In the first reading for today, Acts 2: 1-11 - the disciples were hiding out in the upper room, scared and afraid, and a strong driving wind blew into that house and filled it - and tongues, splashes - as if they were of fire filled each of them - and they were filled with the Holy Spirit of God - and they went out into big crowds of people and spoke in the languages of everyone there - people from everywhere - Galileans from where they were from - Parthians, Medes, Elamites, Romans, people from Crete and Arabs. All heard all. All understood all.

Right now, this Pentecost - people around the world - in all kinds of languages are hearing today’s second reading  - 1 Corinthians 12: 3b-7, 12-13. It states that we cannot say, “’Jesus is Lord,’ except by the Holy Spirit.”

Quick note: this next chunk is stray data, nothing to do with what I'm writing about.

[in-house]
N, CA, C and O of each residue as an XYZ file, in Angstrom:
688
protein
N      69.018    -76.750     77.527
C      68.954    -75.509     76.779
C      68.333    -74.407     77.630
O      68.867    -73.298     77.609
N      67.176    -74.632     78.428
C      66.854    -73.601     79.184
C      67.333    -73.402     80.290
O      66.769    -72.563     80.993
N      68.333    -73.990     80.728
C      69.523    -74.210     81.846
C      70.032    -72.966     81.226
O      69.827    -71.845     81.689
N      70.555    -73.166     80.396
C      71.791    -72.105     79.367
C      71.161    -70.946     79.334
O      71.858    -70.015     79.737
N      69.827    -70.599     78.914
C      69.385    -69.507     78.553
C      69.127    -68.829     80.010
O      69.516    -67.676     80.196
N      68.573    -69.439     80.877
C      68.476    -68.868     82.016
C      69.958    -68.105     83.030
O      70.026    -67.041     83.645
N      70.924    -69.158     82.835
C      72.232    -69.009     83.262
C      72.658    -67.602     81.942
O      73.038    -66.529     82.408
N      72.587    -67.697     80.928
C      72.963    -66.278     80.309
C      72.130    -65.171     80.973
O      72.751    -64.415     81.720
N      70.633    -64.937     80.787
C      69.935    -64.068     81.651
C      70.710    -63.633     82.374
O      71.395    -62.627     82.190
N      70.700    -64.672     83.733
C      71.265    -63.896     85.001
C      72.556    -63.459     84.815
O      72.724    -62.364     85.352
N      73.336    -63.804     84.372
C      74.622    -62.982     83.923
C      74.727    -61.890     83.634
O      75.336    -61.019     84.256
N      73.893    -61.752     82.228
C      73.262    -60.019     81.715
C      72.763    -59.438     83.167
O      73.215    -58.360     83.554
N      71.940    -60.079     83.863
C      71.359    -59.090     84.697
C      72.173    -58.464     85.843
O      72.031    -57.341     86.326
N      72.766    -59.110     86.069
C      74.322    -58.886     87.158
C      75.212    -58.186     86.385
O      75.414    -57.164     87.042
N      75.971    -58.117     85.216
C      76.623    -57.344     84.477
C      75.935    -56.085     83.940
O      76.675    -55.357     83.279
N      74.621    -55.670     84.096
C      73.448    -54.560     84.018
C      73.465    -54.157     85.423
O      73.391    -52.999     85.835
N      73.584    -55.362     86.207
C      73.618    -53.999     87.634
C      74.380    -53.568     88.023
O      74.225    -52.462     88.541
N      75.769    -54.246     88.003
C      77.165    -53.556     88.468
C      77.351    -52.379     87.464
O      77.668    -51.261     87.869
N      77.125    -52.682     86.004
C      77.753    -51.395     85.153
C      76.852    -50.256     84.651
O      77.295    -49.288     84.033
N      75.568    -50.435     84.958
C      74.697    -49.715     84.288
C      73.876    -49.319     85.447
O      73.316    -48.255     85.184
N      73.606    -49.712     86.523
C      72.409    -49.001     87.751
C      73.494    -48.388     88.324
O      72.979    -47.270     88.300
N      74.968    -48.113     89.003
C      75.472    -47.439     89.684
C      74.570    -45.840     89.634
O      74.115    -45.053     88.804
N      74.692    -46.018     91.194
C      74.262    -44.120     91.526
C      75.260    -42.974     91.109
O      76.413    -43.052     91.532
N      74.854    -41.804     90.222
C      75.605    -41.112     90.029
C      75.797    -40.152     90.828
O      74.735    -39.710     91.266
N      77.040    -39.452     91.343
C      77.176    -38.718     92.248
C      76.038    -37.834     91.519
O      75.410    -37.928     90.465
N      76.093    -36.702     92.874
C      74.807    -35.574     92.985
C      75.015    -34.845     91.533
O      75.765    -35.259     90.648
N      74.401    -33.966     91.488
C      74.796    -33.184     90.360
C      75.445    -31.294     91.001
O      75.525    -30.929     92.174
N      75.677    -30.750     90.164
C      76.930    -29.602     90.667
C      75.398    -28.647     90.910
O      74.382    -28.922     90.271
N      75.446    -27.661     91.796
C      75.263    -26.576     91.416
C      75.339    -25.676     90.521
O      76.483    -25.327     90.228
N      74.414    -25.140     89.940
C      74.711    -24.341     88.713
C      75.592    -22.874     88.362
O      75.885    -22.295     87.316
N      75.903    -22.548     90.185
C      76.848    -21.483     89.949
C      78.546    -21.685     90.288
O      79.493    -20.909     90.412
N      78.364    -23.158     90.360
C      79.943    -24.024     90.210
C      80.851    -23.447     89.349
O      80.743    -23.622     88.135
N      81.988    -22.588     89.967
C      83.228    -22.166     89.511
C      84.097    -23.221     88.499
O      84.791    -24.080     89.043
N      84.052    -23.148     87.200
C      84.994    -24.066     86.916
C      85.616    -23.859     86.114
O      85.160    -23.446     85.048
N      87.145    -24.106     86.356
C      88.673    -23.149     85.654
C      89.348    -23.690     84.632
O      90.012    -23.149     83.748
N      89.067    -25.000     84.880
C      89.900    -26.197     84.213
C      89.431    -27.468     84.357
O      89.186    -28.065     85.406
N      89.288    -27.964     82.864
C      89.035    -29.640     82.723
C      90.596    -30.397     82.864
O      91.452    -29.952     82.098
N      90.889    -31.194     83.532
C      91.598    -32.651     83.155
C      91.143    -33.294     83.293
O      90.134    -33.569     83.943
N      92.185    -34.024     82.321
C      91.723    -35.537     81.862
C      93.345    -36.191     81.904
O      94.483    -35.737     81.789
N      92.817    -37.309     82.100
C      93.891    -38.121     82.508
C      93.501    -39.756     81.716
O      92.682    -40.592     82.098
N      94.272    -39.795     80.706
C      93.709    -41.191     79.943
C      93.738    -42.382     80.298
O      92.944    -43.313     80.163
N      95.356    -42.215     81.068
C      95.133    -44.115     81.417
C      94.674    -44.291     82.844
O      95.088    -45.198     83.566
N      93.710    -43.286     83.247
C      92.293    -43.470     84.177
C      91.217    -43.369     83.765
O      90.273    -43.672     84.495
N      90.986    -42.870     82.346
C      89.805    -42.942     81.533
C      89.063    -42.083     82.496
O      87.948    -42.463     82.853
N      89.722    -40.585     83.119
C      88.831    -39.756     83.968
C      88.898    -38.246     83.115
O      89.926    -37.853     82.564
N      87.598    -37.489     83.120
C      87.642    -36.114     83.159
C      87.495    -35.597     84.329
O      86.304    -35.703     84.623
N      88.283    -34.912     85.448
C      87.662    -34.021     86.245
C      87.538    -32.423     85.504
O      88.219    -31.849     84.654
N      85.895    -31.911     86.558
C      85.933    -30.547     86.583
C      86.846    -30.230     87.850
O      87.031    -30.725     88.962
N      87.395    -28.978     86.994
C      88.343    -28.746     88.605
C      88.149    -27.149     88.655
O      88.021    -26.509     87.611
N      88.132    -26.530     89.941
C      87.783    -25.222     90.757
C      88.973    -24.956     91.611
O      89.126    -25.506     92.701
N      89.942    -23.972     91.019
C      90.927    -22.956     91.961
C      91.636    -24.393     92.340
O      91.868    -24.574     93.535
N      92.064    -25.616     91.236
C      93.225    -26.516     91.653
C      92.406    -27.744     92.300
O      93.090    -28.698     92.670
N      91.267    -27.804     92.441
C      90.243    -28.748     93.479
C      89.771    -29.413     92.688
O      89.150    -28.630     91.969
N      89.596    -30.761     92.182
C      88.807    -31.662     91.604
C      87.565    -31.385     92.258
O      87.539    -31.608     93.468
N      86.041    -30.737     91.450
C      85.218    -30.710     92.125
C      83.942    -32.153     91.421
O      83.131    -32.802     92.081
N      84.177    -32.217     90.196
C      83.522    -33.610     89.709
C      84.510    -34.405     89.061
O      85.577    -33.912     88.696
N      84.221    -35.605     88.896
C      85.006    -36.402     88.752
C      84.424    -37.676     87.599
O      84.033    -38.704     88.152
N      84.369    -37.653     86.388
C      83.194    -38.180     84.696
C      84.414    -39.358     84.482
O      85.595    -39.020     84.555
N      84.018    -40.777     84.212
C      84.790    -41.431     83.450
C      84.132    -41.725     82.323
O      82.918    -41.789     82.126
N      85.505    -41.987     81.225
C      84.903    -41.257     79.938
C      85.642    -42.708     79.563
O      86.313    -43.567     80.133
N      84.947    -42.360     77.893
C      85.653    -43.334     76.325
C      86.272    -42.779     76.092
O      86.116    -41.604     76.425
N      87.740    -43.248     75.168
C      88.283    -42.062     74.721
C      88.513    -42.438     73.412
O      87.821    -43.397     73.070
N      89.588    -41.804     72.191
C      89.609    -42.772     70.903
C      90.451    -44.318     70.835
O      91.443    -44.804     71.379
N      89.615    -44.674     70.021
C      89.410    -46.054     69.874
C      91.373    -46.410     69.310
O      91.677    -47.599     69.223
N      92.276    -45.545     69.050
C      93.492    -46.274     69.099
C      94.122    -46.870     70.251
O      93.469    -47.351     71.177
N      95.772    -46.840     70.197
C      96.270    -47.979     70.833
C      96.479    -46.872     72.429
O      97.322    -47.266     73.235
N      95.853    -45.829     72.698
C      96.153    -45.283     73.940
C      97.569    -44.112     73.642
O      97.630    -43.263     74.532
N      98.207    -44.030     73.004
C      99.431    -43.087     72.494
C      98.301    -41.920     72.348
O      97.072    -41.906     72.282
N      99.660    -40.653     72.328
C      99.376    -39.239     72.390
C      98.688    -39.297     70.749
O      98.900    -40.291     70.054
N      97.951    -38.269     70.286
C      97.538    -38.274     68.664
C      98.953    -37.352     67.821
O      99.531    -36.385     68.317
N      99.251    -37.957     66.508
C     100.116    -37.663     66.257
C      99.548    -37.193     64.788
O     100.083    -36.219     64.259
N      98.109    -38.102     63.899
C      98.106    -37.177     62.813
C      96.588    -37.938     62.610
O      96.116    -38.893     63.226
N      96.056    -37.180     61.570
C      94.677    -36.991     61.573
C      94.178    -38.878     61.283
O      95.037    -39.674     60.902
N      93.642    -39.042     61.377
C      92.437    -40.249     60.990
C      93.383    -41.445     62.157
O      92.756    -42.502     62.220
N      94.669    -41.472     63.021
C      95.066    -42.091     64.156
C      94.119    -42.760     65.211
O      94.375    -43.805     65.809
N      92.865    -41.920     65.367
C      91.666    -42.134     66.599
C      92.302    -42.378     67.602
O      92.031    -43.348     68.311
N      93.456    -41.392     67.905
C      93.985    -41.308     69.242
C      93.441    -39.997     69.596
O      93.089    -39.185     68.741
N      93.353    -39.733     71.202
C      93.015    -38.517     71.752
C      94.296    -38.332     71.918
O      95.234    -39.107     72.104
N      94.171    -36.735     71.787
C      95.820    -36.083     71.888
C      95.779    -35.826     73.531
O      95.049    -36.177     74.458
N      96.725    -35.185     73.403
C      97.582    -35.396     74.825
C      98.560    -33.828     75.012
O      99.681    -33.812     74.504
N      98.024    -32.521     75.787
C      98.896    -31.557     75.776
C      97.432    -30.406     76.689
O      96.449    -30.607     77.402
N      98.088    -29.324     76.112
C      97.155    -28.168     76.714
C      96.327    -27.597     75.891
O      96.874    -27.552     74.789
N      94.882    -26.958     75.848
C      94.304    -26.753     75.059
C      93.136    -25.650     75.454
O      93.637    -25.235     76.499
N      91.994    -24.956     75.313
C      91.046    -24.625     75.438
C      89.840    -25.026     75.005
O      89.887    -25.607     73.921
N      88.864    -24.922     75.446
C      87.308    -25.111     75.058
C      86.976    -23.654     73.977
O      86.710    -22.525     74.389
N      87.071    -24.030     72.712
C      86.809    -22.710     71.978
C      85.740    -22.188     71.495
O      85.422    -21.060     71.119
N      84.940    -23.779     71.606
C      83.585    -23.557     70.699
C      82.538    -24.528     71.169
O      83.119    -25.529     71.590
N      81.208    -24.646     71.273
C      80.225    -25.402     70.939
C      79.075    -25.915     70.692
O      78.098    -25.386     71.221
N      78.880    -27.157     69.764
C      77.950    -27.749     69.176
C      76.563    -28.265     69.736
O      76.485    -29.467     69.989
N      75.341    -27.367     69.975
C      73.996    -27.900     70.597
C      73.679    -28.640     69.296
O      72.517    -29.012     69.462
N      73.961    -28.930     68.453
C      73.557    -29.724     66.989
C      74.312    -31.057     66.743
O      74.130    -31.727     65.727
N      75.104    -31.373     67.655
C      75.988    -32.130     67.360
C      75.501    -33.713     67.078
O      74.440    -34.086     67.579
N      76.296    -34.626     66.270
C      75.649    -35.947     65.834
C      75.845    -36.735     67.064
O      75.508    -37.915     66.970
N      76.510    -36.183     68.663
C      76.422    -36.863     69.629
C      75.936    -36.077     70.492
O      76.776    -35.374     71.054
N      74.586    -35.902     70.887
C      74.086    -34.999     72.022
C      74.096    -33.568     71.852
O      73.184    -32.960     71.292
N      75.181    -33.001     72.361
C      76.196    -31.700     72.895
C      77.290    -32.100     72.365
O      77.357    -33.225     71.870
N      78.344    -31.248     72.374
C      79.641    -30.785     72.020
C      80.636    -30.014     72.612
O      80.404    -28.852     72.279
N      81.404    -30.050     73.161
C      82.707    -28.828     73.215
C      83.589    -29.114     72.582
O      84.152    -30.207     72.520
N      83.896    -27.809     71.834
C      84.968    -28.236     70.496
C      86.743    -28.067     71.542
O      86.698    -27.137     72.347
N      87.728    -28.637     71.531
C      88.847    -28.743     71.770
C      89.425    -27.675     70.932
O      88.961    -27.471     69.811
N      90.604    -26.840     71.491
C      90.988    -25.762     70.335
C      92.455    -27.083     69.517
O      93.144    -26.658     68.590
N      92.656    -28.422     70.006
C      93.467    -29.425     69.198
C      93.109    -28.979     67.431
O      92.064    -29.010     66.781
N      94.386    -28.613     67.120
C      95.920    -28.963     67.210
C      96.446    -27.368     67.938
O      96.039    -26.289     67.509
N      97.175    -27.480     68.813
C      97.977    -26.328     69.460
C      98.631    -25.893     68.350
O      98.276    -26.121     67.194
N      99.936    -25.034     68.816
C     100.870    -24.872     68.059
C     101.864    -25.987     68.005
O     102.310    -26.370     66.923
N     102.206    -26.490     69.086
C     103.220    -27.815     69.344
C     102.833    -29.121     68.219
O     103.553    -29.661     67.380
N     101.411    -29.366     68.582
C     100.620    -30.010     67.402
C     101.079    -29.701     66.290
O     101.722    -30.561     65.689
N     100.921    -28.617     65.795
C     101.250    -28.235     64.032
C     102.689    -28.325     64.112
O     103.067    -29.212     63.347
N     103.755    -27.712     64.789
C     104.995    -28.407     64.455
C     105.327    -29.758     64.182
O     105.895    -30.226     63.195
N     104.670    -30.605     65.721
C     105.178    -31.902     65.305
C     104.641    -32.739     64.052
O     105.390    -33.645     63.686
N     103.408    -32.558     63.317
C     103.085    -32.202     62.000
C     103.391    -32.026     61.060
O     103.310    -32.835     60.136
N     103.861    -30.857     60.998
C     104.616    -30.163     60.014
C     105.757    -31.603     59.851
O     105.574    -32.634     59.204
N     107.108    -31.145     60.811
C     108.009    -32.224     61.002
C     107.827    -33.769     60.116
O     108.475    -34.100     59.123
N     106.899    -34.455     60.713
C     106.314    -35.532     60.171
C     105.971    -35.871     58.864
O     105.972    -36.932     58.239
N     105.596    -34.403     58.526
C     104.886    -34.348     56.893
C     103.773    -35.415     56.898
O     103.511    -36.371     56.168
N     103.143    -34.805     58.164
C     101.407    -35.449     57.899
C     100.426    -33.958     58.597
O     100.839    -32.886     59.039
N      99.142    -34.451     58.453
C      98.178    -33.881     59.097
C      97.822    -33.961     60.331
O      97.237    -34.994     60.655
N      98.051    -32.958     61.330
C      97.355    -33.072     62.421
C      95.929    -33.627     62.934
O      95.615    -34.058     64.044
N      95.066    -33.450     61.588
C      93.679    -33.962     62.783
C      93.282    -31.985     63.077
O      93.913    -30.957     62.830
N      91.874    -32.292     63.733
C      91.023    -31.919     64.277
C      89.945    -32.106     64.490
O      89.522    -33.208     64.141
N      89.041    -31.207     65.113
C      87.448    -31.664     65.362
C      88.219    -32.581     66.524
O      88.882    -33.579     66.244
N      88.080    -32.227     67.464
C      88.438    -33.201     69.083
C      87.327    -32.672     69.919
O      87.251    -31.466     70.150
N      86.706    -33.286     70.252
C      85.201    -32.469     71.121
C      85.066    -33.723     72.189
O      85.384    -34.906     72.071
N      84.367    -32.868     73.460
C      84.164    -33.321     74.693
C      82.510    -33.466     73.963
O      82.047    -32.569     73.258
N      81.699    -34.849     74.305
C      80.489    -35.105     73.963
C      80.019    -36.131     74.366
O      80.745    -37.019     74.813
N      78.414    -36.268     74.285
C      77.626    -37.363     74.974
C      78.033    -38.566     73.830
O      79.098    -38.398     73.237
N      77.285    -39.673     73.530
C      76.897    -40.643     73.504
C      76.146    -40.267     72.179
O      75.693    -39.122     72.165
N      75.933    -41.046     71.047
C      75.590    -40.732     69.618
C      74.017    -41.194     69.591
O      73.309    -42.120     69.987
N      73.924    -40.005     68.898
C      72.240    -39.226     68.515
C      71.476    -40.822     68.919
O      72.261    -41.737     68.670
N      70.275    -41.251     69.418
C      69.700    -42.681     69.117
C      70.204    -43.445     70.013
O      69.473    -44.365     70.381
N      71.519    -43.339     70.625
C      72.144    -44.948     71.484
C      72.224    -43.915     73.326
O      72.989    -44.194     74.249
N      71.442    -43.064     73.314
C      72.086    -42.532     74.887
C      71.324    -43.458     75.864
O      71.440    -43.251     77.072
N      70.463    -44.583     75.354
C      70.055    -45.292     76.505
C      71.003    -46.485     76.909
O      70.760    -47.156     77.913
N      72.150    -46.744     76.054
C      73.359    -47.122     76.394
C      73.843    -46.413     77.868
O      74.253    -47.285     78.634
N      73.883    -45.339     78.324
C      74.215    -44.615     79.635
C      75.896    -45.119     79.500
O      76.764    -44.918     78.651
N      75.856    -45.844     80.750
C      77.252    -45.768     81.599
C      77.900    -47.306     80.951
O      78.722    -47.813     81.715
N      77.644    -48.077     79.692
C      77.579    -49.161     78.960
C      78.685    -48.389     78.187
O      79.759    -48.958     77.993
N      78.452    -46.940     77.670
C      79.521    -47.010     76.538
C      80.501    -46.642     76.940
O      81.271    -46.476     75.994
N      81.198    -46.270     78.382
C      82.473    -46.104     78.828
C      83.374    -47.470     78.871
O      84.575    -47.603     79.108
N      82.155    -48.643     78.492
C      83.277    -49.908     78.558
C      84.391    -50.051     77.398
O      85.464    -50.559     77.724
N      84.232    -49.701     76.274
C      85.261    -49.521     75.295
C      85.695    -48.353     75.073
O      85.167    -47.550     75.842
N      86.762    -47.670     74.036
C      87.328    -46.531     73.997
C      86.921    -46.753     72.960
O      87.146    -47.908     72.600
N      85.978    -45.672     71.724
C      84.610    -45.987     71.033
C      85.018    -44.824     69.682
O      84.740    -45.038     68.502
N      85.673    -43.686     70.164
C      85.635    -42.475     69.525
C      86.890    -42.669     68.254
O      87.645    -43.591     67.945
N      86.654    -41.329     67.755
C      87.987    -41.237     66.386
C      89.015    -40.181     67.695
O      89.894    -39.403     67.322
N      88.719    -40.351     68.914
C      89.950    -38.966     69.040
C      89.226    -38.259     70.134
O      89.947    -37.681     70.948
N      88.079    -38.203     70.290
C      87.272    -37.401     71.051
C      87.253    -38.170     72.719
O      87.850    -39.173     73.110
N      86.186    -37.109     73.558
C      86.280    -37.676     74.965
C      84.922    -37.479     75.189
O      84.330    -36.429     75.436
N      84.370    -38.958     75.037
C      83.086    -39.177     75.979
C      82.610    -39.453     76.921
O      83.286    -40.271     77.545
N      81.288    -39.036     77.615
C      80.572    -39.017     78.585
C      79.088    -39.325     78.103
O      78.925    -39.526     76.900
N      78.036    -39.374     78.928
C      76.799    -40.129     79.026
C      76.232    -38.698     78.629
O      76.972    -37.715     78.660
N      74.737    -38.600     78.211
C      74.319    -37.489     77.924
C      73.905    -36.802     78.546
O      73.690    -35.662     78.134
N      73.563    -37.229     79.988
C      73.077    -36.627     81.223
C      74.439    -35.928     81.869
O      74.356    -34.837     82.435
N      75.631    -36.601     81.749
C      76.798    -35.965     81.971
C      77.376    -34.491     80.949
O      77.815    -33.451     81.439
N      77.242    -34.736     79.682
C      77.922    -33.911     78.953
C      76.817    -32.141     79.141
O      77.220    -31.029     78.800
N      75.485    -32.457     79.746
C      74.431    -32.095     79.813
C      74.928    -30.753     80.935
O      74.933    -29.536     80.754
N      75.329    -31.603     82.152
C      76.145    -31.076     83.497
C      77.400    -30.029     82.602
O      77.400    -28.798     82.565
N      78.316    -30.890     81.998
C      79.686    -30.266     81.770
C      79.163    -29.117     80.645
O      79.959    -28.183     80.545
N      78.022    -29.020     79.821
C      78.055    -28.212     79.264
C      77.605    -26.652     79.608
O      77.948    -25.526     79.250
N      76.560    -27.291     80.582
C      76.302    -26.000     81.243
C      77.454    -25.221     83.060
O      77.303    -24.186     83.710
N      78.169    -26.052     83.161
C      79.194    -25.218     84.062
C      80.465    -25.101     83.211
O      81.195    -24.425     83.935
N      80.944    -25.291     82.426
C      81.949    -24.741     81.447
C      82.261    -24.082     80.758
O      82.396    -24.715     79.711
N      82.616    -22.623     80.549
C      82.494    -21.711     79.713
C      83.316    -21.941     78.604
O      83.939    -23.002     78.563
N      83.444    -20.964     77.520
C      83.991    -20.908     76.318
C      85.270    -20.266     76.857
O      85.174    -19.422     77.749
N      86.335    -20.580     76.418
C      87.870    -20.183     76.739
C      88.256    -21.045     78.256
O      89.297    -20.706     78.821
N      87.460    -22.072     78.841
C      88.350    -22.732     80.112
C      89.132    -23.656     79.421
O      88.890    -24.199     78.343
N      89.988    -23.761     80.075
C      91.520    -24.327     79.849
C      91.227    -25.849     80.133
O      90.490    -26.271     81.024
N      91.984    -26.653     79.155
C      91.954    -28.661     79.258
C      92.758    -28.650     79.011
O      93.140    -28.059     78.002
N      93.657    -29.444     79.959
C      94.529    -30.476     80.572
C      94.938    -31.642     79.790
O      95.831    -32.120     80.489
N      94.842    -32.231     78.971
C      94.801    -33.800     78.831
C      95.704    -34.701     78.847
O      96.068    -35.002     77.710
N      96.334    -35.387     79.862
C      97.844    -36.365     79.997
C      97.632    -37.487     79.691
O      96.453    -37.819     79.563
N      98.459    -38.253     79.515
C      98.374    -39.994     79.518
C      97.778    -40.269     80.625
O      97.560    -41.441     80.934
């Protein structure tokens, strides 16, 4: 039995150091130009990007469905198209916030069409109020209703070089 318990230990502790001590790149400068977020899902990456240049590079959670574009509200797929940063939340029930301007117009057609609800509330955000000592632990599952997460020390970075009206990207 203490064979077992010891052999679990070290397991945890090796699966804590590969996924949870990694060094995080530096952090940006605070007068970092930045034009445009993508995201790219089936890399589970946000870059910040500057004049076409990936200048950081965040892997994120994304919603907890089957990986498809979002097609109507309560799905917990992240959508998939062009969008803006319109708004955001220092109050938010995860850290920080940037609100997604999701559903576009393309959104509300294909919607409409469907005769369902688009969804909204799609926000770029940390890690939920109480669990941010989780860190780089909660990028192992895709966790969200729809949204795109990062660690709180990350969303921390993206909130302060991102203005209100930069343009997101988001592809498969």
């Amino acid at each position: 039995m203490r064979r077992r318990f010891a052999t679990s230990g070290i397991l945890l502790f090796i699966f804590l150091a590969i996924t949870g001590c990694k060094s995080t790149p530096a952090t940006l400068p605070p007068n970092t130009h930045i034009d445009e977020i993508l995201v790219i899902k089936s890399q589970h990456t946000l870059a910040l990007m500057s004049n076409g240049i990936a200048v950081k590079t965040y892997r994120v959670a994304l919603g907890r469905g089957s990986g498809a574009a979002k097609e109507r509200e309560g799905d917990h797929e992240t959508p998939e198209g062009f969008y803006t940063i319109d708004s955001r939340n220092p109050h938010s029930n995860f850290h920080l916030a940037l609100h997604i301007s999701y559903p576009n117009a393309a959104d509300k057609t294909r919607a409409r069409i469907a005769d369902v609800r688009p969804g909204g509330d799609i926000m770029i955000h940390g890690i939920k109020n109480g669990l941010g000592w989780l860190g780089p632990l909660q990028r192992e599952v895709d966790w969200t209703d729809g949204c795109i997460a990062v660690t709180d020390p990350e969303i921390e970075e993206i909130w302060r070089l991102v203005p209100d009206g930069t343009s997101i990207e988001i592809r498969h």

They are hearing we are one body - with many parts and many gifts - because we have all been given to drink of the one Spirit.


This homily has gotten too long, so let me wrap it up this way.

The title and theme of my homily for today is, “Have Faith.”

I’m saying that we have faith because of the Holy Spirit.

In the first book of the Bible we hear that God formed us from the mud and clay of the earth like a sculptor and then breathed his Spirit - RUAH - in Hebrew - into us.

When we let go of that Spirit, that Breath of God - we die during our life - and at the end of our life.

So every day - pray, "Come Holy Spirit".

So every day - when you pray, breathe in, breathe out, breathe out evil - bad spirits - and breathe in the fresh breath of God. Amen.